In this weeks episode, we’ll look at the Royal Canadian Geographic Societies choice of the Gray or Canada Jay as Canada’s National Bird. We’ll also look at the cancellation of the first Men’s World Cup scheduled to be held at Lake Louise Ski Hill. Finally I’ll examine some of the desperate measures Parks Canada may try to rid Johnson Lake of whirling disease.
Story 1 – Canada Jay selected to be our national bird
For the past year, the Royal Canadian Geographic Society has been listening to Canadians suggestions for a national bird. While the Americans have the bald eagle, Canada has never adopted a national bird. The Royal Canadian Geographic Society listened to some 50,000 submissions from Canadians to whittle down the many suggestions into 5 finalists. After long deliberations, the Canada jay beat out the finalists which included the common loon, Canada Goose, black-capped chickadee and snowy owl.
Story 2 – World Cup Cancelled
The first men’s World Cup Downhill of the season, scheduled to be at Lake Louise Ski Hill on November 26-27th has been cancelled. After a great start to the winter in October, suddenly the weather warmed to more than 10 degrees above average for this time of year. The warm temperatures made it impossible to make enough snow to safely run the event and organizers had to make the hard choice to cancel the event. The women’s downhill season kicks off, also at Lake Louise on Dec 2-4th but the conditions seem to have cooled down significantly so hopefully they will be able to go ahead with these races.
Story 3 – Desperate Measures for Johnson Lake
Recently, Parks Canada has been looking at some drastic measures to see if Johnson Lake can be rehabilitated. The challenge with whirling disease is that once it infects a lake, the parasites produce spores that can last for decades in the lake sediments. Johnson Lake is an ideal home because it is shallow and warm during the summers with a nice muddy bottom.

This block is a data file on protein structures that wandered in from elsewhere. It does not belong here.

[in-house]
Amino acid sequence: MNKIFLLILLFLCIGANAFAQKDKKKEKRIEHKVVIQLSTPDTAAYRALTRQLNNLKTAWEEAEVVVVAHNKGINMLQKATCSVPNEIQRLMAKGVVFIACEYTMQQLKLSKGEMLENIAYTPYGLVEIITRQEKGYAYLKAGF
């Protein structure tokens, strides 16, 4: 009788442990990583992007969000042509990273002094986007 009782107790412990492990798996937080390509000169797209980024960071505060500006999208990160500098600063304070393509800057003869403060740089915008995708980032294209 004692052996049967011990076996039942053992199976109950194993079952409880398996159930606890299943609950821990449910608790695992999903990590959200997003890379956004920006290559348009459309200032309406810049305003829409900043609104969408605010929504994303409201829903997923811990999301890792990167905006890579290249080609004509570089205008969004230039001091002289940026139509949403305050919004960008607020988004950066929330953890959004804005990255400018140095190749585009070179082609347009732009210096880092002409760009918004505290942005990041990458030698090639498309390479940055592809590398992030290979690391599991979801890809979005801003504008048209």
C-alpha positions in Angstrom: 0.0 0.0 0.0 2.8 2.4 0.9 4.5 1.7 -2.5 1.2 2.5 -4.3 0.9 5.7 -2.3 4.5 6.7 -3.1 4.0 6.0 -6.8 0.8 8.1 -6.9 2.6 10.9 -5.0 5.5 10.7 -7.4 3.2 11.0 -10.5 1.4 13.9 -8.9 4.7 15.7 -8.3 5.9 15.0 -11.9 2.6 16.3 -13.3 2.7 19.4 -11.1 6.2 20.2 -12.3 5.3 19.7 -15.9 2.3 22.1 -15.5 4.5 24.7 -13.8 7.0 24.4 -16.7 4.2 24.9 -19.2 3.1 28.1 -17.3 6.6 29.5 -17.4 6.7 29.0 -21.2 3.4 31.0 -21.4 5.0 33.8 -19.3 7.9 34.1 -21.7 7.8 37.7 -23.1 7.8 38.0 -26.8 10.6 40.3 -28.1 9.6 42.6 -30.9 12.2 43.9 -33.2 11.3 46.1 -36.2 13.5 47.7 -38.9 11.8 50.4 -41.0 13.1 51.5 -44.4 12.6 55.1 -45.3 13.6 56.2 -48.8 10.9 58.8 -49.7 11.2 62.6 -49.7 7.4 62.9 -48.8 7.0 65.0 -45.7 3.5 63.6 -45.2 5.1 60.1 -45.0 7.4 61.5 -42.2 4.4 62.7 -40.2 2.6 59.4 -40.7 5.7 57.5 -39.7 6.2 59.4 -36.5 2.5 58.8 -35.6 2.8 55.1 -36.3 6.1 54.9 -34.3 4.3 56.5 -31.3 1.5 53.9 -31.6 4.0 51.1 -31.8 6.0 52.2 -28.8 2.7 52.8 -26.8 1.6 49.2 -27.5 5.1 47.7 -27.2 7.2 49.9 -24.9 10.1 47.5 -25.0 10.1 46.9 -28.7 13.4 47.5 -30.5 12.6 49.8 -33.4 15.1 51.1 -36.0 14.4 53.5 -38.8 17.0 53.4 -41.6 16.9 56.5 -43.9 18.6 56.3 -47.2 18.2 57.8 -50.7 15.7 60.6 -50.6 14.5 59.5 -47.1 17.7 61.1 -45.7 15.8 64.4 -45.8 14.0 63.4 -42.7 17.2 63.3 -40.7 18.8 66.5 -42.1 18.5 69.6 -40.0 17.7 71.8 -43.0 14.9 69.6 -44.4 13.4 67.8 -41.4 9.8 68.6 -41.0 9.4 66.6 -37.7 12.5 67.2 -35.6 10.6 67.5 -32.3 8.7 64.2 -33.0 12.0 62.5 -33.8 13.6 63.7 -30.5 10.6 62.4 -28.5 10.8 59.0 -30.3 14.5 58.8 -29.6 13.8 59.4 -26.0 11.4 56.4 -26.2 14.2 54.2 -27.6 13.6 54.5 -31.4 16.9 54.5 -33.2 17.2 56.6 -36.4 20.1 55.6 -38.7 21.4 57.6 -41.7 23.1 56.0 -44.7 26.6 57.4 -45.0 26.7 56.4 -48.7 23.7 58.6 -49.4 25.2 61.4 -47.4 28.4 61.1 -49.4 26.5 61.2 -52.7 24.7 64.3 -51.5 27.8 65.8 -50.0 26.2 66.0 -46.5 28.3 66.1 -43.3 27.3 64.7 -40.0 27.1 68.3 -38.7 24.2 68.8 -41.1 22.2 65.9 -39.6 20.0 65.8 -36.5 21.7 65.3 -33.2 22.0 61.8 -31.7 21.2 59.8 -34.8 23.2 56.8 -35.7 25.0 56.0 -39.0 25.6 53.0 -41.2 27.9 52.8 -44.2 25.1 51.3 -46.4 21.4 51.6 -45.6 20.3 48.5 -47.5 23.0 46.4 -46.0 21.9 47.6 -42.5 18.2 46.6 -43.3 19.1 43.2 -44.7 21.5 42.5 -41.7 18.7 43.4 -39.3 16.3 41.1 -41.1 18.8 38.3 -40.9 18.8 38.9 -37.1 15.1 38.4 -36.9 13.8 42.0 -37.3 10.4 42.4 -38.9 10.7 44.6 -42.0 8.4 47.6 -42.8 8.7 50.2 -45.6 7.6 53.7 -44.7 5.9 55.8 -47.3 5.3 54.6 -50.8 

The goal at the moment is to keep it from spreading upstream towards Two Jack Lake, Lake Minnewanka and the upper Cascade River system. In particular, the Cascade holds some critical populations of westslope cutthroat trout.
How can they clean the lake? Well it would take several steps. The first would be to remove all of the fish. That would interrupt the life cycle, but not do anything about the spores. New fish populations arriving in the lake would still be susceptible to the long lasting spores and be reinfected.
To deal with the spores in the muddy bottom, on idea is to largely drain the lake and allow the mud to freeze during the winter. This has been shown to kill the spores. Freezing, when combined with removing the fish, may allow parks to clean up this particular body of water.
Johnson Lake would then not only provide a buffer between downstream infected waters and the upper Cascade River, but it would also make it possible for Parks Canada to reopen Johnson Lake for summer recreation. It is one of the only lakes in Banff that gets warm enough to swim and so on hot summer days, it is one of the busiest places in the area. The challenge now for officials is to balance the ecological and financial consequences of the various mitigations against the option of leaving things as is.